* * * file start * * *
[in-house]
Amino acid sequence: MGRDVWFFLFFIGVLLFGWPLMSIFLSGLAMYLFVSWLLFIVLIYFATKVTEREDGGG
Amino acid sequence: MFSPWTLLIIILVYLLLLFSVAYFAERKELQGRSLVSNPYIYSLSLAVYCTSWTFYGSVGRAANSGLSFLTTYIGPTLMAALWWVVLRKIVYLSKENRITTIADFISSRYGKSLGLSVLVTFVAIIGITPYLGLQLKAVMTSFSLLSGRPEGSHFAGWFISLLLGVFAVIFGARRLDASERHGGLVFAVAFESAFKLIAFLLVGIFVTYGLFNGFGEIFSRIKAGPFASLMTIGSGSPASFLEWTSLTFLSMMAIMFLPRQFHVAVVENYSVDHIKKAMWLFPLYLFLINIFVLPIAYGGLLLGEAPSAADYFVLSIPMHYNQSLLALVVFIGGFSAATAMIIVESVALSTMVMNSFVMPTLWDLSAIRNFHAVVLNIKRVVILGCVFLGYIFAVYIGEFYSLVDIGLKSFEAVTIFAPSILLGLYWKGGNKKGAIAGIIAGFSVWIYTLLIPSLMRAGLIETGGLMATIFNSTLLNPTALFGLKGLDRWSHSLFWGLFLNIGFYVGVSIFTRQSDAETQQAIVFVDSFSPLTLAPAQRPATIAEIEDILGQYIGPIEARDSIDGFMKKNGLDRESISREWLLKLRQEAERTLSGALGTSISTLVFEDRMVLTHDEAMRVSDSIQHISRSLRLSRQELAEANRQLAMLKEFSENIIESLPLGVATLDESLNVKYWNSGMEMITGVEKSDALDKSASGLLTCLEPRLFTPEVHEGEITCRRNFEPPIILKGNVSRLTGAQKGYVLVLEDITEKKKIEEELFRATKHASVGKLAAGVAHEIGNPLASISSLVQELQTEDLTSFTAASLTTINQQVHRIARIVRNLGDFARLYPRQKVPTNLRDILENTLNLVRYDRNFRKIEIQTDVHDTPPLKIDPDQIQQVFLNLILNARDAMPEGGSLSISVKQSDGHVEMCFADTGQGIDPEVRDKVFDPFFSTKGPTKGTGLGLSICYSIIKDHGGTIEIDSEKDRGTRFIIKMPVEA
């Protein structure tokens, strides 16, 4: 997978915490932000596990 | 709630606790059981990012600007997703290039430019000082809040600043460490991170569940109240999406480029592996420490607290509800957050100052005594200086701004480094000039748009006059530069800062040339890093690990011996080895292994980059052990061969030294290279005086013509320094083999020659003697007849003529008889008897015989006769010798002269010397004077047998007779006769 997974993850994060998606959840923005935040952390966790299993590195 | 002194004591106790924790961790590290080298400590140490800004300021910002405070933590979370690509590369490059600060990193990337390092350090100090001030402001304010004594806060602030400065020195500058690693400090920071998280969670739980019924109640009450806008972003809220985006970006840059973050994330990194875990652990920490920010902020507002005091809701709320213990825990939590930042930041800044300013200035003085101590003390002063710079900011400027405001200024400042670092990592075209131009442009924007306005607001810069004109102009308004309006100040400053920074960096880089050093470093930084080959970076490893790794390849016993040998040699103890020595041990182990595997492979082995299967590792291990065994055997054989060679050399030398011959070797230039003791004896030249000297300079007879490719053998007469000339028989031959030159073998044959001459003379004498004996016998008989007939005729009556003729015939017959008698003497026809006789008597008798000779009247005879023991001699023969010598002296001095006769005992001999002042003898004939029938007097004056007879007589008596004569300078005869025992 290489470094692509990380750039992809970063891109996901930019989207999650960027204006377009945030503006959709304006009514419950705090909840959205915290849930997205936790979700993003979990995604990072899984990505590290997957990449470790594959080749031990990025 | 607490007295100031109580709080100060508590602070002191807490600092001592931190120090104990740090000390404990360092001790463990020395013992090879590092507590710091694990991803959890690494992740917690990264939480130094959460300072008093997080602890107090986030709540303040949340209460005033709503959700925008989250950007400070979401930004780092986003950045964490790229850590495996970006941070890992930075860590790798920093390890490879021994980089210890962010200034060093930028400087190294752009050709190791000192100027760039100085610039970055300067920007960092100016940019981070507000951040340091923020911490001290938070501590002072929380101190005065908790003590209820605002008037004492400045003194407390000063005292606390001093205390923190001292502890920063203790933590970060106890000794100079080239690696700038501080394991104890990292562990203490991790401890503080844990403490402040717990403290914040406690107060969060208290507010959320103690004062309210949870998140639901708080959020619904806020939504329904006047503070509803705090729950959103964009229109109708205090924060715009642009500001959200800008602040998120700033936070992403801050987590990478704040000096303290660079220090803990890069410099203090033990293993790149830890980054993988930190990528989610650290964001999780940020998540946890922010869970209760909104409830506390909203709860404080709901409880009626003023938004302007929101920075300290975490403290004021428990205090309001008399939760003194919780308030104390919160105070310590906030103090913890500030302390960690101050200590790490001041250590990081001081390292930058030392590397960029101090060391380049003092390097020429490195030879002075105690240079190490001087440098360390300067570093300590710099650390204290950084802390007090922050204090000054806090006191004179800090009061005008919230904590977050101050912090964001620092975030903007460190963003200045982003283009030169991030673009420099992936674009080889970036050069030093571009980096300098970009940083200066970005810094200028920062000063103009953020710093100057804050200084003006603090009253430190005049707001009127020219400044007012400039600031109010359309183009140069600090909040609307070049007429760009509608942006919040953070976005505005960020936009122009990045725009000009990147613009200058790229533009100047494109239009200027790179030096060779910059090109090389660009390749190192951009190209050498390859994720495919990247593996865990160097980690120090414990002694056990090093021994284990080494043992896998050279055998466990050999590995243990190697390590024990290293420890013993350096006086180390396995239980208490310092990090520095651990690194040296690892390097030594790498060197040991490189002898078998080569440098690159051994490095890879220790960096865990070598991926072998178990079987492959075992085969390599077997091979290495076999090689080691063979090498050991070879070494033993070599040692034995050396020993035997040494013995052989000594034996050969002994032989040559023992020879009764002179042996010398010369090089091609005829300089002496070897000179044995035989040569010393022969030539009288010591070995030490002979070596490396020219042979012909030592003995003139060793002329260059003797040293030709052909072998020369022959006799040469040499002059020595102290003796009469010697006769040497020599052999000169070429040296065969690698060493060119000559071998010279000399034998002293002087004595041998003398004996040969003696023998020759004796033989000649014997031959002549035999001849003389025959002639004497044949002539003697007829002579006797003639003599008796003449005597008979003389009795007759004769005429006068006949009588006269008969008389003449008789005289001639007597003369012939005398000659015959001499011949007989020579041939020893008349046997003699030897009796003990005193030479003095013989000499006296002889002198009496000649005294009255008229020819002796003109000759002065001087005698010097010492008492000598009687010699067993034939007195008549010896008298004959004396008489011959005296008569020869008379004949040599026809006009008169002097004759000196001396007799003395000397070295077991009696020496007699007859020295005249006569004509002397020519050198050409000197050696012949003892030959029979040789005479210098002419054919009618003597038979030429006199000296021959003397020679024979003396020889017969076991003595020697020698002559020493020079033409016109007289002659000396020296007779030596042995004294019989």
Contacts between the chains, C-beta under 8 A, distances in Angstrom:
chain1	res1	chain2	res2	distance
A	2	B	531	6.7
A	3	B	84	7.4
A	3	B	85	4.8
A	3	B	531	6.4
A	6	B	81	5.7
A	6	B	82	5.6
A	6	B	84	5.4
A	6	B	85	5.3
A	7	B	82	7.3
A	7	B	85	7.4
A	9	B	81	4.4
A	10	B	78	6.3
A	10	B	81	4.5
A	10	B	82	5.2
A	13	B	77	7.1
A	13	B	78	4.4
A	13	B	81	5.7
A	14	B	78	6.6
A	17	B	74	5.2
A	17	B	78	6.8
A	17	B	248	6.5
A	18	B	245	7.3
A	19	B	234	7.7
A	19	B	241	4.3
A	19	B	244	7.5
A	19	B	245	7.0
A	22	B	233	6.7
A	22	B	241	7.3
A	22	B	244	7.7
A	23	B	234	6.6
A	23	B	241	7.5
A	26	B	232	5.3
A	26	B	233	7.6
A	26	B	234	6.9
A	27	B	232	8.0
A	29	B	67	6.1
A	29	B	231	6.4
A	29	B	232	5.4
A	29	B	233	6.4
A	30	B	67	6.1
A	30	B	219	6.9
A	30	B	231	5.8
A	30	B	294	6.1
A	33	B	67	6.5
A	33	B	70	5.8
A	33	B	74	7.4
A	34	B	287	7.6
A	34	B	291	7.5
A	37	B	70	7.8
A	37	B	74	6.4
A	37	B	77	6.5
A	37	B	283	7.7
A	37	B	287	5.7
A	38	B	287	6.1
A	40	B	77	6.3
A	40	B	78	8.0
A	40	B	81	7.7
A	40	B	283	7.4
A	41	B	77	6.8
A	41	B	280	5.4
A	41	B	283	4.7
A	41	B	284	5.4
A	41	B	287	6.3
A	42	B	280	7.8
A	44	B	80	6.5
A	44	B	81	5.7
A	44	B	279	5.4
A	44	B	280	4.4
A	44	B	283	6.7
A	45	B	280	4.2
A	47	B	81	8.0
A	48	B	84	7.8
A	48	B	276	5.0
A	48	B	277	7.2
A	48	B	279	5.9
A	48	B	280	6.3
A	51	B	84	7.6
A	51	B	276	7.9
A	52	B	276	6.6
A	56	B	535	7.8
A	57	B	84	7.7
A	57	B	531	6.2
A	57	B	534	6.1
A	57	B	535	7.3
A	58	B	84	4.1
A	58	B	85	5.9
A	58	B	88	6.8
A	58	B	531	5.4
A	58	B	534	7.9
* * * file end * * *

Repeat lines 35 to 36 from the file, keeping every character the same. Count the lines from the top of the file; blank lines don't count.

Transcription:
A	22	B	244	7.7
A	23	B	234	6.6